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Sharpening your blade removes knicks and makes the edge of your blade even so that you can stop and dig into the ice at speed and with fewer falls. Are you a hockey player wondering how often you should sharpen your skates to improve your game?
As a good rule of thumb, you should sharpen your skates every 15-20 hours of ice time. If you’re pushing hard on your edges you’ll want to sharpen them more often. Always sharpen your skates if there are obvious knicks or breaks in the line of the blade.
In this guide, I’ll go into depth about how and when and how to sharpen your hockey skates and what to be aware of so you can always be at the top of your game.
15-20 Hour Rule
There is no specific time frame for skate sharpening as it depend on a few different factors like:
- How hard you use your edges
- Your size and weight
- How protected your blades are off the ice
- How hard the ice you skate on is.
As a general rule though, 15-20 hours works great for most hockey players. It means your not constantly shelling out unnecessary money on sharpening but also makes sure your skates are kept in good condition.
That said, follow this hockey coaches advice:
“if you think you need to get your skates sharpened, you should get your skates sharpened.”Hockey Coach @ Nine Hockey
Just don’t go around blaming your skates, every time you catch and edge!
Here is when you should get your skates sharpened:
- You’ve skated in them for 15-20 hours
- You can visibly see or feel knicks in the blade
- Your blades feel blunt when your skating
Why Skates Need Sharpening?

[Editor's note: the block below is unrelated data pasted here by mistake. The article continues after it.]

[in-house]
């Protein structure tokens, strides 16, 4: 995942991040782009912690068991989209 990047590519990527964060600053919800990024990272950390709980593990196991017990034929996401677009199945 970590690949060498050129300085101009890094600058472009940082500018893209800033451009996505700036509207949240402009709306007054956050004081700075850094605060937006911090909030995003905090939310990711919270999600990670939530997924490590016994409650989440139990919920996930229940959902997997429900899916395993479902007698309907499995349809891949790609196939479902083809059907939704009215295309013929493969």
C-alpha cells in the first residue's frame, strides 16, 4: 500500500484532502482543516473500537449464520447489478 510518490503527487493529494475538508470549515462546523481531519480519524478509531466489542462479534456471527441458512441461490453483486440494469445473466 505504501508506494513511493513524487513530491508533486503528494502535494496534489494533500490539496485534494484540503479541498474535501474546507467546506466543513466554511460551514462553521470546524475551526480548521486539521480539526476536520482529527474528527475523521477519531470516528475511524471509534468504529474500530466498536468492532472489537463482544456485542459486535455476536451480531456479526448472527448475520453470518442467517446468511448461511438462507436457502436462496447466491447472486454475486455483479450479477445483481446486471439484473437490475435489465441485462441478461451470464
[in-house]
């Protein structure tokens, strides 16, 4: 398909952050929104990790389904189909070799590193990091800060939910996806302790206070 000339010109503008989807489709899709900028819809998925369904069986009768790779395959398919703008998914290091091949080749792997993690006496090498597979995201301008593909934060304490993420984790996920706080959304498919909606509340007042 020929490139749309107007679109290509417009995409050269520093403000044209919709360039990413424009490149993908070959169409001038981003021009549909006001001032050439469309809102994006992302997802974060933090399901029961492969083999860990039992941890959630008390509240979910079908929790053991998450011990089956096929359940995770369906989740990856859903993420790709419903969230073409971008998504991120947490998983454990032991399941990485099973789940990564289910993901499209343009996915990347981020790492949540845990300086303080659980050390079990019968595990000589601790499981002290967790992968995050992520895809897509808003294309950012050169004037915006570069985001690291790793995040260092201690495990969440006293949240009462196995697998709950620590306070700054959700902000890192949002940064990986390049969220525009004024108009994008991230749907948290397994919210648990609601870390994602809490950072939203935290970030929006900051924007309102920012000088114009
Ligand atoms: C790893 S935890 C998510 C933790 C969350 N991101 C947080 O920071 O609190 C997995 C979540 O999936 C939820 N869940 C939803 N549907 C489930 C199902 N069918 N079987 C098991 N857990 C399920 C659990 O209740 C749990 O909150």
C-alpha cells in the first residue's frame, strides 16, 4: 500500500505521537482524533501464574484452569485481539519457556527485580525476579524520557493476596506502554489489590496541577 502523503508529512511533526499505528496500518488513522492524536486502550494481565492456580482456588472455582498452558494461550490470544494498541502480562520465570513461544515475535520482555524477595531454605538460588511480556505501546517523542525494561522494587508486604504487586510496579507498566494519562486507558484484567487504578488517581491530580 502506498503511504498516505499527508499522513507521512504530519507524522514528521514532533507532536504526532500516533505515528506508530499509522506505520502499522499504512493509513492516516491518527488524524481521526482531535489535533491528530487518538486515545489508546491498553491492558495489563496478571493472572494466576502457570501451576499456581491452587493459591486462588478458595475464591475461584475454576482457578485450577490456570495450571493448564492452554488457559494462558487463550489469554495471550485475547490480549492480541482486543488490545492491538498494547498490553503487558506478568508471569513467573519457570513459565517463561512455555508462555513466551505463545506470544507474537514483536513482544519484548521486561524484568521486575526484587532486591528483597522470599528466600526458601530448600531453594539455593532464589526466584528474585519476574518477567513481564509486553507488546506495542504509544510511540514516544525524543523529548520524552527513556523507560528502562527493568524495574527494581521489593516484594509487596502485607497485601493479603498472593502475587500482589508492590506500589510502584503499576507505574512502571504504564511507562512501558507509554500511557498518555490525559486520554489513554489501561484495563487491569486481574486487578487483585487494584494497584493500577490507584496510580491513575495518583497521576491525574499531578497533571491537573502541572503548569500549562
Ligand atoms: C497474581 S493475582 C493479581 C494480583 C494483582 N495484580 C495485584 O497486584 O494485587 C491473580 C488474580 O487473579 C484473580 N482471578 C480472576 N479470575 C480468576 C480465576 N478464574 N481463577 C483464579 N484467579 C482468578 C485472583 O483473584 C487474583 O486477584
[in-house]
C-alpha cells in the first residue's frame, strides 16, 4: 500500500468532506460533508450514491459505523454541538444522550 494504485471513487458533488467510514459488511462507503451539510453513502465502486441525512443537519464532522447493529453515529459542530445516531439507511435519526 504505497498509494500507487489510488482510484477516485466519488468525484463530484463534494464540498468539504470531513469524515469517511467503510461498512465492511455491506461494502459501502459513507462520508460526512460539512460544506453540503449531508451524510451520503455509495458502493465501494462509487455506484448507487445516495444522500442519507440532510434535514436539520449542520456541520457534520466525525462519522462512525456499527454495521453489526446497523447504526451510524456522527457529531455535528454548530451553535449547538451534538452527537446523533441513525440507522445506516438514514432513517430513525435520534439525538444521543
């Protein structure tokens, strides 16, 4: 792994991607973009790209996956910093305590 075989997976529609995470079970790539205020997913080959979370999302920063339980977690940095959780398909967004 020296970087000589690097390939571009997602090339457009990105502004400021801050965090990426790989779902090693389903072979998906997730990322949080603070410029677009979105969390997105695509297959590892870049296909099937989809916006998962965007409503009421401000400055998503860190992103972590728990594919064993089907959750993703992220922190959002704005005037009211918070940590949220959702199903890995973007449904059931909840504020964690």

Ice skate blades have two edges that run parallel together with an inward dip known as hollow which lies between them. As you push off with your legs and skate, the metal edges dig into the ice, melting a thin layer or ice and allowing you to glide through at speed with very little friction.
Over time as the blades have more and more contact with the ice, the edges become rounded and dull. The blades don’t dig into the ice as much meaning it takes longer to stop and change direction.
Aside from general dulling, it’s really common for the edges to become knicked or uneven in specific areas. This can be from hard impact with ice, the puck or being hit by other gear in your bag.
Always using your skate protectors when off-ice is the best way of combating this -- but no matter how cautious you are, knicks happen. That’s just part and parcel of skating.
Main Reasons Skate Blades Get Knicks:
- Hits from the puck, sticks and other skates.
- Knocking in your hockey bag.
- Blades hit a hard surface like concrete or tiling.
- Repeated use on the ice.
Feel the knicks
The best way to see if your skates need sharpening is to take off the cover, inspect your blade and feel for any knicks.
Gently and slowly (with almost no pressure) rub your finger along the length of the blade on either side of the hollow and feel for any knicks or deformaties in along the line.
Right after your skates have been sharpened is a good time to feel your blade, so you can see how it is when there are (hopefully) no knicks.
After a few session on the ice, feel your skate blade and you’ll notice that in some areas of the blade there will be sections of roughness that you’ll feel with your finger.
This roughness is a knick or a ding in your blade -- when you feel a few of these knicks it’s time to get your skates sharpened.
Sharp vs Blunt Blades
If your a new player starting out and learning to skate, you’ll want to get your blade sharpened when you feel multiple knicks or ever 3-4 weeks. You want your skate blade sharp, but it’s not as crucial for new players.
For more experienced hockey players, sharpening your skates more regularly becomes more of a priority. You’ll also want to get good at skating in freshly sharpened skates rather than learning to adapt to blunt blades.
Blades do behave differently when they are sharpened and they’ll feel differently. You’ll need to learn how to hockey stop at a slightly different angle to react to the sharper more aggressive blade edge.
When blades are used for long periods of time without sharpening, a player will get used to the feel of skating on this dull blade and not only will their skating performance suffer, when the blade is sharpened it will take them much longer to adjust to the difference.